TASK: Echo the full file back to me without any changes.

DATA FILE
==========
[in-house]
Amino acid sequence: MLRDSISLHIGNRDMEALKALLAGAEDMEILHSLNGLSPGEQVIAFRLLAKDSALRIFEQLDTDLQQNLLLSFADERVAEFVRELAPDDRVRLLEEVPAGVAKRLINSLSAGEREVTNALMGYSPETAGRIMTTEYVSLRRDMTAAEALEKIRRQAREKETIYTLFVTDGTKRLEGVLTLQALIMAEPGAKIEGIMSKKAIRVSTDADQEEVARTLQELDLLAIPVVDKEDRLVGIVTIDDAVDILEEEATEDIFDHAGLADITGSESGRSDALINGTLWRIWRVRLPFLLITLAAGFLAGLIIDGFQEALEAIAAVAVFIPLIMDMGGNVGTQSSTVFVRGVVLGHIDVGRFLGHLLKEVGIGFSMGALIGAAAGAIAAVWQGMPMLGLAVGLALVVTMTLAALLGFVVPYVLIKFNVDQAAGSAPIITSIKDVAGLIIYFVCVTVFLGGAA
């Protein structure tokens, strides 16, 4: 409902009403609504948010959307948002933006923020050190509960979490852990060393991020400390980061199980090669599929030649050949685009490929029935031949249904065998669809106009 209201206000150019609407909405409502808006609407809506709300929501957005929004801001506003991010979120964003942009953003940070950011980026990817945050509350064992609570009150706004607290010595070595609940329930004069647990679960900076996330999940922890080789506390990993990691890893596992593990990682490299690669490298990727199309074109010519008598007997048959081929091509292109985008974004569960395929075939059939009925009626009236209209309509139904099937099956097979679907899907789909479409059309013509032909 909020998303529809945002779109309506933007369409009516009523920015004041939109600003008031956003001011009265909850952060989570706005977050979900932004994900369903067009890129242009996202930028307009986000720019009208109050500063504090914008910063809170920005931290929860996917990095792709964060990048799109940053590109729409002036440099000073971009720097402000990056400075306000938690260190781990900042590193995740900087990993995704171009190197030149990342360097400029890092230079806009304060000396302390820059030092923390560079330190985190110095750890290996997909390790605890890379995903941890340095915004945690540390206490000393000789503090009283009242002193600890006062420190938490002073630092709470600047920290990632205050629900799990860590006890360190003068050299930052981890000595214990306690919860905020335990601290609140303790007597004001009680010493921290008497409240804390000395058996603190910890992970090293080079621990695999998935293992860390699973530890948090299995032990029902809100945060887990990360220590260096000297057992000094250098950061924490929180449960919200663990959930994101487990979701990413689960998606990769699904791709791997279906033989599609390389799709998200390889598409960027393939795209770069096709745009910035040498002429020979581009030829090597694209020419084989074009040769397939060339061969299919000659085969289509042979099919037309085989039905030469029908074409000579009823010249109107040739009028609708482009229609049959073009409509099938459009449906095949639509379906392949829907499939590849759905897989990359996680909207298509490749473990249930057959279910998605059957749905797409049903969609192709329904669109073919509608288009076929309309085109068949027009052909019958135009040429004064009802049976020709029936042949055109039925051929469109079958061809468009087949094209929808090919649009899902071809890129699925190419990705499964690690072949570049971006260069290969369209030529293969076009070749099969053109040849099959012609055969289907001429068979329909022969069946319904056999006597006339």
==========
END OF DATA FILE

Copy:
[in-house]
Amino acid sequence: MLRDSISLHIGNRDMEALKALLAGAEDMEILHSLNGLSPGEQVIAFRLLAKDSALRIFEQLDTDLQQNLLLSFADERVAEFVRELAPDDRVRLLEEVPAGVAKRLINSLSAGEREVTNALMGYSPETAGRIMTTEYVSLRRDMTAAEALEKIRRQAREKETIYTLFVTDGTKRLEGVLTLQALIMAEPGAKIEGIMSKKAIRVSTDADQEEVARTLQELDLLAIPVVDKEDRLVGIVTIDDAVDILEEEATEDIFDHAGLADITGSESGRSDALINGTLWRIWRVRLPFLLITLAAGFLAGLIIDGFQEALEAIAAVAVFIPLIMDMGGNVGTQSSTVFVRGVVLGHIDVGRFLGHLLKEVGIGFSMGALIGAAAGAIAAVWQGMPMLGLAVGLALVVTMTLAALLGFVVPYVLIKFNVDQAAGSAPIITSIKDVAGLIIYFVCVTVFLGGAA
């Protein structure tokens, strides 16, 4: 409902009403609504948010959307948002933006923020050190509960979490852990060393991020400390980061199980090669599929030649050949685009490929029935031949249904065998669809106009 209201206000150019609407909405409502808006609407809506709300929501957005929004801001506003991010979120964003942009953003940070950011980026990817945050509350064992609570009150706004607290010595070595609940329930004069647990679960900076996330999940922890080789506390990993990691890893596992593990990682490299690669490298990727199309074109010519008598007997048959081929091509292109985008974004569960395929075939059939009925009626009236209209309509139904099937099956097979679907899907789909479409059309013509032909 909020998303529809945002779109309506933007369409009516009523920015004041939109600003008031956003001011009265909850952060989570706005977050979900932004994900369903067009890129242009996202930028307009986000720019009208109050500063504090914008910063809170920005931290929860996917990095792709964060990048799109940053590109729409002036440099000073971009720097402000990056400075306000938690260190781990900042590193995740900087990993995704171009190197030149990342360097400029890092230079806009304060000396302390820059030092923390560079330190985190110095750890290996997909390790605890890379995903941890340095915004945690540390206490000393000789503090009283009242002193600890006062420190938490002073630092709470600047920290990632205050629900799990860590006890360190003068050299930052981890000595214990306690919860905020335990601290609140303790007597004001009680010493921290008497409240804390000395058996603190910890992970090293080079621990695999998935293992860390699973530890948090299995032990029902809100945060887990990360220590260096000297057992000094250098950061924490929180449960919200663990959930994101487990979701990413689960998606990769699904791709791997279906033989599609390389799709998200390889598409960027393939795209770069096709745009910035040498002429020979581009030829090597694209020419084989074009040769397939060339061969299919000659085969289509042979099919037309085989039905030469029908074409000579009823010249109107040739009028609708482009229609049959073009409509099938459009449906095949639509379906392949829907499939590849759905897989990359996680909207298509490749473990249930057959279910998605059957749905797409049903969609192709329904669109073919509608288009076929309309085109068949027009052909019958135009040429004064009802049976020709029936042949055109039925051929469109079958061809468009087949094209929808090919649009899902071809890129699925190419990705499964690690072949570049971006260069290969369209030529293969076009070749099969053109040849099959012609055969289907001429068979329909022969069946319904056999006597006339």